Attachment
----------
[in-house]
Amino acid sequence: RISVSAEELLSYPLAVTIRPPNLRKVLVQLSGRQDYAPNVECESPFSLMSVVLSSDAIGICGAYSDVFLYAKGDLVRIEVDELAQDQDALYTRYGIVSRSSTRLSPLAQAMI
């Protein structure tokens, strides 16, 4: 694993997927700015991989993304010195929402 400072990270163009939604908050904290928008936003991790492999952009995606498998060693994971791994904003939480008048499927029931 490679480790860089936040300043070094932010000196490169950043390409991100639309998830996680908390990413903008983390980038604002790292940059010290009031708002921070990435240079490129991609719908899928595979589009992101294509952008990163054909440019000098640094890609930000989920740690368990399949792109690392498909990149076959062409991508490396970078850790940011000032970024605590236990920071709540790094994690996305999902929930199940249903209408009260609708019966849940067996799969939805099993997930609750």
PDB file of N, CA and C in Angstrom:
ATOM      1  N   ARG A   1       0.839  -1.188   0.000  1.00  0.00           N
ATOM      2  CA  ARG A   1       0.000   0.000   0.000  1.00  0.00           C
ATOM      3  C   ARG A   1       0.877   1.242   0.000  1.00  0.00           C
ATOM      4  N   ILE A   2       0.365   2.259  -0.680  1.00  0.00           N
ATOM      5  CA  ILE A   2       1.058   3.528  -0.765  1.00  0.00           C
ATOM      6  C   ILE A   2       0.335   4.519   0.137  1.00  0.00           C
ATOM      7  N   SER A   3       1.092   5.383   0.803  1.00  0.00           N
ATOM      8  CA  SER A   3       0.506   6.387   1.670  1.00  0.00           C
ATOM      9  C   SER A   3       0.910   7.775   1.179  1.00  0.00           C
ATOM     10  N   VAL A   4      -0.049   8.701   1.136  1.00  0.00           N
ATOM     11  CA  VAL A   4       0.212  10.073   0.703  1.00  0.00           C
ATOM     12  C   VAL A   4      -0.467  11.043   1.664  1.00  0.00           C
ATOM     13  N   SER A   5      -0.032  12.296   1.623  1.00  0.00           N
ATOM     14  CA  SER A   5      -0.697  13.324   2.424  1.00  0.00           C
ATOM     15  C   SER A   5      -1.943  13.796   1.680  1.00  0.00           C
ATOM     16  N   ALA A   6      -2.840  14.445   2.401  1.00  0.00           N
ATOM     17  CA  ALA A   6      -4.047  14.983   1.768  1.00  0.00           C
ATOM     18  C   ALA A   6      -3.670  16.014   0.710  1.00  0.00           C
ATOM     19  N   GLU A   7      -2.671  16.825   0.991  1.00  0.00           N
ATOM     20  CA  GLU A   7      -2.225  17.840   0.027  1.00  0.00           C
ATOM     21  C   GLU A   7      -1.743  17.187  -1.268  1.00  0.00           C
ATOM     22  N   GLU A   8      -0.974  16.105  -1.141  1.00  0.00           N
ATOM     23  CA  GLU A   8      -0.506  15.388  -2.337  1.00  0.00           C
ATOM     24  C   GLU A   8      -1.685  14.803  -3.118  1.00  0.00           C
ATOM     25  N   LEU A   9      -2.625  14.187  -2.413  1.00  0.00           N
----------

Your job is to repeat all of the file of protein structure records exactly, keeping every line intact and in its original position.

[in-house]
Amino acid sequence: RISVSAEELLSYPLAVTIRPPNLRKVLVQLSGRQDYAPNVECESPFSLMSVVLSSDAIGICGAYSDVFLYAKGDLVRIEVDELAQDQDALYTRYGIVSRSSTRLSPLAQAMI
């Protein structure tokens, strides 16, 4: 694993997927700015991989993304010195929402 400072990270163009939604908050904290928008936003991790492999952009995606498998060693994971791994904003939480008048499927029931 490679480790860089936040300043070094932010000196490169950043390409991100639309998830996680908390990413903008983390980038604002790292940059010290009031708002921070990435240079490129991609719908899928595979589009992101294509952008990163054909440019000098640094890609930000989920740690368990399949792109690392498909990149076959062409991508490396970078850790940011000032970024605590236990920071709540790094994690996305999902929930199940249903209408009260609708019966849940067996799969939805099993997930609750």
PDB file of N, CA and C in Angstrom:
ATOM      1  N   ARG A   1       0.839  -1.188   0.000  1.00  0.00           N
ATOM      2  CA  ARG A   1       0.000   0.000   0.000  1.00  0.00           C
ATOM      3  C   ARG A   1       0.877   1.242   0.000  1.00  0.00           C
ATOM      4  N   ILE A   2       0.365   2.259  -0.680  1.00  0.00           N
ATOM      5  CA  ILE A   2       1.058   3.528  -0.765  1.00  0.00           C
ATOM      6  C   ILE A   2       0.335   4.519   0.137  1.00  0.00           C
ATOM      7  N   SER A   3       1.092   5.383   0.803  1.00  0.00           N
ATOM      8  CA  SER A   3       0.506   6.387   1.670  1.00  0.00           C
ATOM      9  C   SER A   3       0.910   7.775   1.179  1.00  0.00           C
ATOM     10  N   VAL A   4      -0.049   8.701   1.136  1.00  0.00           N
ATOM     11  CA  VAL A   4       0.212  10.073   0.703  1.00  0.00           C
ATOM     12  C   VAL A   4      -0.467  11.043   1.664  1.00  0.00           C
ATOM     13  N   SER A   5      -0.032  12.296   1.623  1.00  0.00           N
ATOM     14  CA  SER A   5      -0.697  13.324   2.424  1.00  0.00           C
ATOM     15  C   SER A   5      -1.943  13.796   1.680  1.00  0.00           C
ATOM     16  N   ALA A   6      -2.840  14.445   2.401  1.00  0.00           N
ATOM     17  CA  ALA A   6      -4.047  14.983   1.768  1.00  0.00           C
ATOM     18  C   ALA A   6      -3.670  16.014   0.710  1.00  0.00           C
ATOM     19  N   GLU A   7      -2.671  16.825   0.991  1.00  0.00           N
ATOM     20  CA  GLU A   7      -2.225  17.840   0.027  1.00  0.00           C
ATOM     21  C   GLU A   7      -1.743  17.187  -1.268  1.00  0.00           C
ATOM     22  N   GLU A   8      -0.974  16.105  -1.141  1.00  0.00           N
ATOM     23  CA  GLU A   8      -0.506  15.388  -2.337  1.00  0.00           C
ATOM     24  C   GLU A   8      -1.685  14.803  -3.118  1.00  0.00           C
ATOM     25  N   LEU A   9      -2.625  14.187  -2.413  1.00  0.00           N